The actual challenge in a doctoral program is emotional, when the straightforward, mostly-objective world of the doctoral student becomes the confusing, substantially-subjective world of the PhD candidate. “Your dissertation is finished when your mentor tells you that it’s finished,” I was told at the start of my candidacy. It can be arbitrary and unclear, a sharp contrast from the explicit and reasoned world of science in which you are working.
Faculty can be rough, too. A PhD candidate sometimes wears a “kick me” sign, and part of the job is to take the kicks. Pennsylvania Senator Arlen Specter once said, and I’m sorry that I can’t find a reference, “Never let your face show how hard your (butt) was kicked.” You can’t fight back. That’s a hard place to be, tough to swallow. It’s also a good example of what Hochschild (1983) called emotional labor, defined as “the work we do to evoke or suppress feeling or emotion in the service of doing paid work—that is, by managing emotion” (as cited in Stix, 2020).
There were times when I was angry, and scared that I would never finish my degree, when thinking about how I was investing huge amounts of time and energy and postponing good things and incurring bad things. I wanted so badly to quit, even as I knew that I would not. The way out was always through.
I never felt tempted to extend my stay in my doctoral program, but I have heard that some do, feeling safe in a predictable world, and I understand that. From December 2014 to June 2020, doctoral study was an organizing principle in my world, a framework for the day and the year. It was never my only priority but it was one of them and one that others respected. I remember being tired but never exhausted. Instead, I was often absorbed in an adventure leading to a goal that I regarded as worthwhile, consumed in a task, in the state often called flow. I suggest that there are moments in life that equal the experience, but that there may be none that exceed it.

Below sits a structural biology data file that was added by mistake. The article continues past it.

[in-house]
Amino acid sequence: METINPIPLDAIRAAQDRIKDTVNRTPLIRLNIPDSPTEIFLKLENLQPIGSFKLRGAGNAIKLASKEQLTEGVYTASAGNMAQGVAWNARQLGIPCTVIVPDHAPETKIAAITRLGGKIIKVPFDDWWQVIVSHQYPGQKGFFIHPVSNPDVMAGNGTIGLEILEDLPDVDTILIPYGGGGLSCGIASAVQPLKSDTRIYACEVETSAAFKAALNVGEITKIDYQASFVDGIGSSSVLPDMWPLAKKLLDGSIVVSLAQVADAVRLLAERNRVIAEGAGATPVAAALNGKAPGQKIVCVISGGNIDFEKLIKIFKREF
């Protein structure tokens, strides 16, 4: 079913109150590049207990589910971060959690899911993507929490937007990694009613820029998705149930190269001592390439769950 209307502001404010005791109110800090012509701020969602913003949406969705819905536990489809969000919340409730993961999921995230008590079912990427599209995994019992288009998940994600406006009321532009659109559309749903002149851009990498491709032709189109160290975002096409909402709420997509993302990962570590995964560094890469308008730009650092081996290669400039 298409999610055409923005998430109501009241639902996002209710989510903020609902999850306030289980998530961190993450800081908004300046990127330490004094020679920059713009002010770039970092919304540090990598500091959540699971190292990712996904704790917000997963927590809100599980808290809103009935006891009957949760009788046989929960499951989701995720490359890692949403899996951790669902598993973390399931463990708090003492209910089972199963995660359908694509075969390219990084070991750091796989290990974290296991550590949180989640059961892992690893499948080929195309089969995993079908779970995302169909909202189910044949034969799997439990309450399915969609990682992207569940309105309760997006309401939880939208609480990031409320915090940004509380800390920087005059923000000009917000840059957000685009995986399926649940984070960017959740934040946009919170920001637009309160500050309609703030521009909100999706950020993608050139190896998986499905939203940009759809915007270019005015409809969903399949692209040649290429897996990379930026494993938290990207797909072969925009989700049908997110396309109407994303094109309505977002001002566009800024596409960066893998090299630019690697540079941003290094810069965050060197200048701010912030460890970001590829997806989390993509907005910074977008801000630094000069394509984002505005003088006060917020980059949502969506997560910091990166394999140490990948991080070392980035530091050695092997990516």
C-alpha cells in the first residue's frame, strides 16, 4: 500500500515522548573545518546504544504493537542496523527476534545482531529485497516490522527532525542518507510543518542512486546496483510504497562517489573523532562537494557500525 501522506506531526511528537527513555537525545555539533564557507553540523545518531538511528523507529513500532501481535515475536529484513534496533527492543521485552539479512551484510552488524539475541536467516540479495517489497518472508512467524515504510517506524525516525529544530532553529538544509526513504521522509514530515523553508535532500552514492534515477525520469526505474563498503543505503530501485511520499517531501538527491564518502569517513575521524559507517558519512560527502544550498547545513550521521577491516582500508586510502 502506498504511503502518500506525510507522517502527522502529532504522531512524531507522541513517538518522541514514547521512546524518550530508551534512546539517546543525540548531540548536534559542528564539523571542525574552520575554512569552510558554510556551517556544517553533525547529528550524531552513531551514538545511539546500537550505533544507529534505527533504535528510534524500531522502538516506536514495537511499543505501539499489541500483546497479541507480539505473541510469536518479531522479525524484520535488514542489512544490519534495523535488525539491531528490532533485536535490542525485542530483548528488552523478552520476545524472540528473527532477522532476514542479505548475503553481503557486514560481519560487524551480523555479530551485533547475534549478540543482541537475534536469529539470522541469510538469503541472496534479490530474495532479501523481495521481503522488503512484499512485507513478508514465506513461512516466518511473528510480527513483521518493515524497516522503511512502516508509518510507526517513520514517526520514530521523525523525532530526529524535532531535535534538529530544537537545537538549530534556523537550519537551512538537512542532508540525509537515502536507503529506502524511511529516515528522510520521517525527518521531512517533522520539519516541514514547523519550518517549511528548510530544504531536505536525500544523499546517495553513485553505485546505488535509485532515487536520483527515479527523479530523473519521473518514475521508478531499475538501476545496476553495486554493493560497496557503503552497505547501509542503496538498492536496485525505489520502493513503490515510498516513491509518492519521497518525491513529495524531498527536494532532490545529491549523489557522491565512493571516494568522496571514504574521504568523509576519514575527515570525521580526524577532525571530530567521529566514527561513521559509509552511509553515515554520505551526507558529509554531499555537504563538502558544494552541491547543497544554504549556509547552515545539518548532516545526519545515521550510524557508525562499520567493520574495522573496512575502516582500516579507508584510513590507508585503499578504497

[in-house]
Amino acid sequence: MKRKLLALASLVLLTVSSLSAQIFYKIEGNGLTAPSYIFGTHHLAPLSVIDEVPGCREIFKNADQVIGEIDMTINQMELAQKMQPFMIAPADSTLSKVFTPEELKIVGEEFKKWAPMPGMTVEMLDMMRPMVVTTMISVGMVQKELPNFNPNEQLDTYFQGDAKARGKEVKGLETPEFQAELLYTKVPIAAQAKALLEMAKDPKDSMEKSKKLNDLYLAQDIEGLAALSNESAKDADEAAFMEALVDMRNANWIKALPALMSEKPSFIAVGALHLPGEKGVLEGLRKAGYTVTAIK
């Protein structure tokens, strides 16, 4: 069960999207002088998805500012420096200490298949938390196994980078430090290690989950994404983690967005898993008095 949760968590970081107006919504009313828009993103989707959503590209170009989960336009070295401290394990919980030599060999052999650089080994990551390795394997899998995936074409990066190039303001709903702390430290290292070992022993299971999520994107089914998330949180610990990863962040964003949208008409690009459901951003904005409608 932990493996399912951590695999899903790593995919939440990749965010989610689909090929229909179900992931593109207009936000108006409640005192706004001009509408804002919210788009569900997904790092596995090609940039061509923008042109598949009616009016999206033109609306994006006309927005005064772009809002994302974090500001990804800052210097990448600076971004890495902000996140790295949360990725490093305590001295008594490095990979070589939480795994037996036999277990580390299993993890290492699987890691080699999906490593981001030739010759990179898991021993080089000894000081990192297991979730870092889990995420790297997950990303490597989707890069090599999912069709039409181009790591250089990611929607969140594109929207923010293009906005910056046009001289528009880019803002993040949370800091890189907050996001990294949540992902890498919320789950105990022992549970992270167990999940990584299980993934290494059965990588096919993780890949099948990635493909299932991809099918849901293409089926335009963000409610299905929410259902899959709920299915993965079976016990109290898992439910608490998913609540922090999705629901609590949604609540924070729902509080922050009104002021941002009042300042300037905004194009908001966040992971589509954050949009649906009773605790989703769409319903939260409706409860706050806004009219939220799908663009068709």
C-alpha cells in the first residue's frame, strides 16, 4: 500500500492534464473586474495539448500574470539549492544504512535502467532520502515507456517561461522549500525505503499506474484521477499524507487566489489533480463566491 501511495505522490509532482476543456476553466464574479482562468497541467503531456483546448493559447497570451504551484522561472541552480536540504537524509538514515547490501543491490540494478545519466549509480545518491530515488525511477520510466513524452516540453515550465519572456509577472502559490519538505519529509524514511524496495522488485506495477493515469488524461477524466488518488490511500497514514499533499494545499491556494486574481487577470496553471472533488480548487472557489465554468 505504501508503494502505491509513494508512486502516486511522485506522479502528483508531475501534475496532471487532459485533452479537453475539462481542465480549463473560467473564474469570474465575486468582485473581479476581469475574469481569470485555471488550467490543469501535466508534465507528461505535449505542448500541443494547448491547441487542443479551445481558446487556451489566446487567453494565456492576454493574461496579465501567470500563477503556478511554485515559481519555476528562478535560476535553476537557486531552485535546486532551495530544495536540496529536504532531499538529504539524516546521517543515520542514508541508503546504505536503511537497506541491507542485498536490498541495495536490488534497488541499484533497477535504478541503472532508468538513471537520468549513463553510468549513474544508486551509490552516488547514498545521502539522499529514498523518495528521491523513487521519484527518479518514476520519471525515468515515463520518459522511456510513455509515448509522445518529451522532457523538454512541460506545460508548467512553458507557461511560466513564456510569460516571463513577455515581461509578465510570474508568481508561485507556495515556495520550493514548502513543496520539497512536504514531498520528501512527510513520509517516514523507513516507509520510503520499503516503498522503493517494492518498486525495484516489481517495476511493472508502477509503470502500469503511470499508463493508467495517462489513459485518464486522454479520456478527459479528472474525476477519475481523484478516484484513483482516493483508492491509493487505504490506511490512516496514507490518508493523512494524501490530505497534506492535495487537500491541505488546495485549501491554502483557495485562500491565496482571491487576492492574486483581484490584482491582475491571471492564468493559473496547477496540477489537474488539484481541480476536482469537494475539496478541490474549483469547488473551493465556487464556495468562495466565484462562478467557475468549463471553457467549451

In those last months of candidacy, I started to prepare, as best I could, for the coming change. When I received that email a year ago, I wondered, “What happens next? What about those 20 hours per week?”
I’ve kept busy as Worshipful Master of a Masonic lodge. That’s something else for which you can never really be prepared, but doctoral study made me stronger in important ways. I have been working on other projects, like an excerpt from my dissertation. It was some good science, a tiny but real contribution to my field, and I have been working with the founder of the theory on which my dissertation is based to turn that excerpt into a journal article.
I have also started the process of creating a small, part-time private practice that will give me a chance to do some training and consultation work. My article applying disaster management principles to school psychology was published in the January/February issue of Communique, the newsletter from the National Association of School Psychologists, and I have to think that the PhD made that publication a bit more likely.
How it looks today
The title of doctor is tough to absorb. If you have ever chuckled at my surname, which by the way means “physician or healer” in Gaelic, then it’s probably even funnier in the phrase, “Dr. Hickey.” I have an uncle who has a PhD and his father was a veterinarian so I am not the first Dr. Hickey even in my family.
Beyond that, I know that the PhD opens some doors, which was part of the point. I also know that it can close other doors. I’m wary of using it around children, because doctors give needles. Sometimes being called doctor gets me credibility that I want and sometimes it can create a sense of aloofness that I don’t want. Sometimes the best part of the title is when I ask to just be called Brendan instead. I’ve been Brendan for longer than I will be Dr. Hickey.
I’ve also learned how to not take things personally. Are PhDs hothouse flowers, fragile ivory-tower intellectuals? Maybe some are. It’s hard for me to imagine an actual genius enduring PhD candidacy, though, at least not in most programs. I’ve learned that I can take hits and keep moving.
My longest study day – I can’t bring myself to call it my “best” – was during comprehensive exams. I worked 12 hours, 8 AM to 8 PM, on one day. I can think when I am tired and compensate for my level of fatigue. I know how to keep my brain going.
You can see other evidence of the PhD in this post. I’m citing my sources, in APA format, and I don’t expect or want you to take my word for things that I haven’t directly experienced. You should wonder, and I should be able to readily say, where I picked up an idea.
It’s been a year and I don’t miss my doctoral program at all. I’m very happy to be finished and very happy to be doing other things. The degree hasn’t paid off yet, but it is the foundation of some projects that I hope will pay off. In the end, I think that you start your PhD because you must, because there is no other way to get where you absolutely must be, to become what you absolutely must become.
Stix, G. (2020). Emotional Labor Is a Store Clerk Confronting a Maskless Customer. Scientific American. https://www.scientificamerican.com/article/emotional-labor-is-a-store-clerk-confronting-a-maskless-customer/